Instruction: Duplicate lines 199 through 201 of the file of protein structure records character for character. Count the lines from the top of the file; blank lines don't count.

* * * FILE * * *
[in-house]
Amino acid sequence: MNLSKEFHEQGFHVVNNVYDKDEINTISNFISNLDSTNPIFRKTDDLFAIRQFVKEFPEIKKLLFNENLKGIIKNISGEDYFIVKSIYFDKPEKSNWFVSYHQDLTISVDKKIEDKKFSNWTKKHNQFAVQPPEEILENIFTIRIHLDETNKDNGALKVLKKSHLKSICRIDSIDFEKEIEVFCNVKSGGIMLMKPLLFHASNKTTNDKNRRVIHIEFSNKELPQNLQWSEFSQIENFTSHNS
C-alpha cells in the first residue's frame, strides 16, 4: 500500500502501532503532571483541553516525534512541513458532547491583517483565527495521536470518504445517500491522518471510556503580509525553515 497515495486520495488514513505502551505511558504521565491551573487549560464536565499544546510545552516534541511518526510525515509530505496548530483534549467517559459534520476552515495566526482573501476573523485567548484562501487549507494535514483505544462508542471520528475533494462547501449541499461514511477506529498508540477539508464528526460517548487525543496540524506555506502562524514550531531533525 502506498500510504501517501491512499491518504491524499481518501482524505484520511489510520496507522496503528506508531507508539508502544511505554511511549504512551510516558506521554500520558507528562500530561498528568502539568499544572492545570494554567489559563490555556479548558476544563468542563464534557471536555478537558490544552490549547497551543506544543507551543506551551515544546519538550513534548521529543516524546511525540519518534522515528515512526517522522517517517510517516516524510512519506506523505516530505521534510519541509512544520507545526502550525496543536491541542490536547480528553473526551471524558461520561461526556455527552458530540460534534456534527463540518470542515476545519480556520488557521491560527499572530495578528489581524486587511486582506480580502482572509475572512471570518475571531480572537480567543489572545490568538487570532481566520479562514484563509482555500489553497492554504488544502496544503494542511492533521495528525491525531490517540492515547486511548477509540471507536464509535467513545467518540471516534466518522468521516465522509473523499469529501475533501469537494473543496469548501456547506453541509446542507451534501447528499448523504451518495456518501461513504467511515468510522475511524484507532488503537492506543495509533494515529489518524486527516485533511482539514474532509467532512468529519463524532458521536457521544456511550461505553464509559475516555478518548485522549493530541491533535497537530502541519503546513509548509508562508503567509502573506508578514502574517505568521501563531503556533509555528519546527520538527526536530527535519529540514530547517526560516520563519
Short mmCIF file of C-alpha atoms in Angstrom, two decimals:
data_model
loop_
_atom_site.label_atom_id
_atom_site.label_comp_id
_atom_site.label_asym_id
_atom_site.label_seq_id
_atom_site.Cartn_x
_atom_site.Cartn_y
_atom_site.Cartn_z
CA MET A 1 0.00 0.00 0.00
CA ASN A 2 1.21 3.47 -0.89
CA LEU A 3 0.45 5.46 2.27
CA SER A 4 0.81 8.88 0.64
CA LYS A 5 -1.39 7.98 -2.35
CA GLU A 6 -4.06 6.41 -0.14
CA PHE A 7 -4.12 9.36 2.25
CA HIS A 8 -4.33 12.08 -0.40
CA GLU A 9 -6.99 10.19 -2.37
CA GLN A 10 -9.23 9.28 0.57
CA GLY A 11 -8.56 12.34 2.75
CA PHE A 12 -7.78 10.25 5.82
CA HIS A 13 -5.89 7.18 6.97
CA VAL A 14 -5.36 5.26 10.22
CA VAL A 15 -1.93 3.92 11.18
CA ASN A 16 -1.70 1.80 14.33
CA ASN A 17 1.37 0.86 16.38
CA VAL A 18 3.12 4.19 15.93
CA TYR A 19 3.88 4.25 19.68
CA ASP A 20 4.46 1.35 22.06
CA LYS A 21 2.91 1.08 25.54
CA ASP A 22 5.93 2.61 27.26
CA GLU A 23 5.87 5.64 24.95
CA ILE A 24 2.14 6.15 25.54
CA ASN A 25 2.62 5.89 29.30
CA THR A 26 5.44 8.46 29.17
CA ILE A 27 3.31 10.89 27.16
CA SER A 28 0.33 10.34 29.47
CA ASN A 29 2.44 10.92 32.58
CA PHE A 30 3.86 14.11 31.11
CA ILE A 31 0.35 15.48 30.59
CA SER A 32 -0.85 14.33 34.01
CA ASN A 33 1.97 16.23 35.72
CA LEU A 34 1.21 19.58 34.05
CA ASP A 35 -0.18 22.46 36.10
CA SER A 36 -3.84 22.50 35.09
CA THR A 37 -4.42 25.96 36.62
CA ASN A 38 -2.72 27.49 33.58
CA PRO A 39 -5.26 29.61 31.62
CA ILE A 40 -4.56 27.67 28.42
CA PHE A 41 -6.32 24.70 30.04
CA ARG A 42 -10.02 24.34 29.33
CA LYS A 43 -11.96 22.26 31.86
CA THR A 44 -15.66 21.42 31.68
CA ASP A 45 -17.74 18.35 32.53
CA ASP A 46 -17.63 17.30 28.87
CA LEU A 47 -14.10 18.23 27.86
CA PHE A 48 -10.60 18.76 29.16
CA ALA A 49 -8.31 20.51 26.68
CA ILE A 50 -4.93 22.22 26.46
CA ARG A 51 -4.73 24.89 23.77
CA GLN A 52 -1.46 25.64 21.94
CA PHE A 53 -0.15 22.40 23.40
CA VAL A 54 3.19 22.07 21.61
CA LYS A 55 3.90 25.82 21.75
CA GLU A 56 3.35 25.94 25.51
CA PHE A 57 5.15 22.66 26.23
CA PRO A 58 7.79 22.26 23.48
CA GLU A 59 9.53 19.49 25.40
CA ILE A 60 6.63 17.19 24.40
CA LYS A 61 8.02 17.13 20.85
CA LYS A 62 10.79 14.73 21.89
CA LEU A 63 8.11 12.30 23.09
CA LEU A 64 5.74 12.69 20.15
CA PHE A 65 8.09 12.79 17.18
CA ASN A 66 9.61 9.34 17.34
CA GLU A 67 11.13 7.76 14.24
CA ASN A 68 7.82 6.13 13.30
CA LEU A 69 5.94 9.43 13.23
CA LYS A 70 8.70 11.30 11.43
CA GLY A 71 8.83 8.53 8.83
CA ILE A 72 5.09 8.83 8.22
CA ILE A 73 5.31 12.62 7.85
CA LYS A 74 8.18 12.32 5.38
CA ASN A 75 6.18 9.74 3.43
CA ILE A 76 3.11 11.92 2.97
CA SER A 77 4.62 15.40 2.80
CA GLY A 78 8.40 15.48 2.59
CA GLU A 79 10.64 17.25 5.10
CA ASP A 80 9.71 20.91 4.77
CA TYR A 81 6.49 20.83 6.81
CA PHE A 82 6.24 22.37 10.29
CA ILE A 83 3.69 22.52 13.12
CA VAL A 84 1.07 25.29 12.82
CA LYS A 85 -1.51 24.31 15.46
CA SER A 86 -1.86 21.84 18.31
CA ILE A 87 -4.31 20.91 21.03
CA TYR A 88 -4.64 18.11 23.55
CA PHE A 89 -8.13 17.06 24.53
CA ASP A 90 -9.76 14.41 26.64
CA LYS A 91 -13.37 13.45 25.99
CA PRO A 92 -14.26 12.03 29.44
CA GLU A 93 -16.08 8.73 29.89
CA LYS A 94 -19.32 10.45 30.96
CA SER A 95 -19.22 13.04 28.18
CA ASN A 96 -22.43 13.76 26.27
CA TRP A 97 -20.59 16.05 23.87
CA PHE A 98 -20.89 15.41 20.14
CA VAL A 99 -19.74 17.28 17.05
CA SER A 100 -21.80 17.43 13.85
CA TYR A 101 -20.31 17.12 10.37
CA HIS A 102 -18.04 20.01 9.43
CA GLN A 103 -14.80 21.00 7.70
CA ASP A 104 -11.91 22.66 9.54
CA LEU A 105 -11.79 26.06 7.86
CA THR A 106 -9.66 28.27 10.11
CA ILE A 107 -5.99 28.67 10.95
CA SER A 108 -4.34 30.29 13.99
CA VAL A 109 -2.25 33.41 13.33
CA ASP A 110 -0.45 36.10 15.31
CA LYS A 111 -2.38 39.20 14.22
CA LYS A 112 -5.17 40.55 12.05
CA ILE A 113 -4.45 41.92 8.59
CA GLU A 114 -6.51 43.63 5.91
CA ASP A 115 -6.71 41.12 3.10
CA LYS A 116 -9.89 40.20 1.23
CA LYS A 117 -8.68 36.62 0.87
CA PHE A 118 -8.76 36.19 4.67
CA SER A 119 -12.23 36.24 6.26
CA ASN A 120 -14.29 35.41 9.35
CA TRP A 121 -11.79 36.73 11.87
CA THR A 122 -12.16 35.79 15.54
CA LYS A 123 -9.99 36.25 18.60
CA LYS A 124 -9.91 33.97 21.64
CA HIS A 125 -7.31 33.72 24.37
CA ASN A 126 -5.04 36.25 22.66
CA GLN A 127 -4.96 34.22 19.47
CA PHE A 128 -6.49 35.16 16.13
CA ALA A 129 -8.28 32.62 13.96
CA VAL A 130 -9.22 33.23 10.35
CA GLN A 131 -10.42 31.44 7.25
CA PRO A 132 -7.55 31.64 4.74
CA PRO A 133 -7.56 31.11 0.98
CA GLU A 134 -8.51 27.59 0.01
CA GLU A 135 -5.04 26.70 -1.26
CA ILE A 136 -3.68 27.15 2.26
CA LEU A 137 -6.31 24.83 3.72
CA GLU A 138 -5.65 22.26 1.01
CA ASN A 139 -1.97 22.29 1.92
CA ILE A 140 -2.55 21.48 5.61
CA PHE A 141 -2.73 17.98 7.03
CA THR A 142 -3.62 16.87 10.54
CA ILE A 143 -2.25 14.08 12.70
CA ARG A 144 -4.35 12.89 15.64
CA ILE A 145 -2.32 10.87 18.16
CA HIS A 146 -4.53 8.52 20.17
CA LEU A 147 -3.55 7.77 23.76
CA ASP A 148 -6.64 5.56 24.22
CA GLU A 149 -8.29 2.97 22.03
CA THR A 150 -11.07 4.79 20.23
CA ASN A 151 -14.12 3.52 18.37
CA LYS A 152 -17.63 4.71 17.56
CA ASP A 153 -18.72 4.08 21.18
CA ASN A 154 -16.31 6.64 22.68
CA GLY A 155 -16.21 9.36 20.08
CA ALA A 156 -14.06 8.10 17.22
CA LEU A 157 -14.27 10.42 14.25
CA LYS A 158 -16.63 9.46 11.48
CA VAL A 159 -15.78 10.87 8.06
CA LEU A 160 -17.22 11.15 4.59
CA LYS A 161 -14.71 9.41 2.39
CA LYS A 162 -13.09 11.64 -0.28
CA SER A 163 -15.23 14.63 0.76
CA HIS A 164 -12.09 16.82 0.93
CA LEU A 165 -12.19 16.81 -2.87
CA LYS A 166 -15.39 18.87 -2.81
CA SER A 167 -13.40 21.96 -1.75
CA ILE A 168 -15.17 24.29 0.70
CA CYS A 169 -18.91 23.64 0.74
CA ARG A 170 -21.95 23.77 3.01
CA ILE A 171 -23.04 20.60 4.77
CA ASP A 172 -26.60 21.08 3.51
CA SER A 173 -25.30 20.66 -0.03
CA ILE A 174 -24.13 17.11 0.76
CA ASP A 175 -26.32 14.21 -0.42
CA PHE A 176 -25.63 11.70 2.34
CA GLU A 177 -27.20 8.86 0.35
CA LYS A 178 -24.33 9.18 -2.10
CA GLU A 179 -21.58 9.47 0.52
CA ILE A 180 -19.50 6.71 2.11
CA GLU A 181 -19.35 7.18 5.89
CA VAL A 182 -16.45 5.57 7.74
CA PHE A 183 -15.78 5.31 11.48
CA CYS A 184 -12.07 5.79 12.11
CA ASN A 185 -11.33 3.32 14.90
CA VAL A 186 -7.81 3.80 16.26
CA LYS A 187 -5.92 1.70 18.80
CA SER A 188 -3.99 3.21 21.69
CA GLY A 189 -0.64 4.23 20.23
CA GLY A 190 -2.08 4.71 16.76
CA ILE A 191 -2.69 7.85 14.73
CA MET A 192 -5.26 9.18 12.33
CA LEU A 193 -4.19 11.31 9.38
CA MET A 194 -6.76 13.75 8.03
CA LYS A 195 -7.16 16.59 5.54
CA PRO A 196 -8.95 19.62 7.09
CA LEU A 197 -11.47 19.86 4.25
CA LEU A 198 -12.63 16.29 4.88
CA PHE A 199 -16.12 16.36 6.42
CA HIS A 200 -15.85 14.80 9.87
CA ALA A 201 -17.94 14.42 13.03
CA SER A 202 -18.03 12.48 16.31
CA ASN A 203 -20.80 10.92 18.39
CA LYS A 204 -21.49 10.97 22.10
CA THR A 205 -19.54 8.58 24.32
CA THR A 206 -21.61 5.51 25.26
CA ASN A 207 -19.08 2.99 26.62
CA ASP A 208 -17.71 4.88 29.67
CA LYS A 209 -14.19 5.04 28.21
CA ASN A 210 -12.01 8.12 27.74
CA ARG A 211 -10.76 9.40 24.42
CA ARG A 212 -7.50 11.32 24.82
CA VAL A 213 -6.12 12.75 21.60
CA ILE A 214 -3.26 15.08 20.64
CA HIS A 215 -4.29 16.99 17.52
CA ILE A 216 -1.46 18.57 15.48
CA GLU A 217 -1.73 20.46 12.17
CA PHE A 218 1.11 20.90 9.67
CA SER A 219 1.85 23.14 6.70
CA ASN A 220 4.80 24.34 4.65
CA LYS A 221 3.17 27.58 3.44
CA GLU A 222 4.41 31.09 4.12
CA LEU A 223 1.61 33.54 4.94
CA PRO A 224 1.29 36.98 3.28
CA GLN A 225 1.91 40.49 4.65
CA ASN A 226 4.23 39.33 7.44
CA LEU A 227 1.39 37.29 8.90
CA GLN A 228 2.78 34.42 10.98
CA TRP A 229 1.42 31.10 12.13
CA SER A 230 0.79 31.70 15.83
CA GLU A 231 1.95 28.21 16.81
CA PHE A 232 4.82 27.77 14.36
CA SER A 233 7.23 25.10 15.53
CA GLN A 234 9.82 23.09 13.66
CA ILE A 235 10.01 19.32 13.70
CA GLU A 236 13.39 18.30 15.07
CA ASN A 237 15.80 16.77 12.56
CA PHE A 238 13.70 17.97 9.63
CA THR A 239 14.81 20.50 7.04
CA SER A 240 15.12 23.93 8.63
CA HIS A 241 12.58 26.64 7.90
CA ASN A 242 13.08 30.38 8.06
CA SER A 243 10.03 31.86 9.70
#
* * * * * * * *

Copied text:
CA VAL A 186 -7.81 3.80 16.26
CA LYS A 187 -5.92 1.70 18.80
CA SER A 188 -3.99 3.21 21.69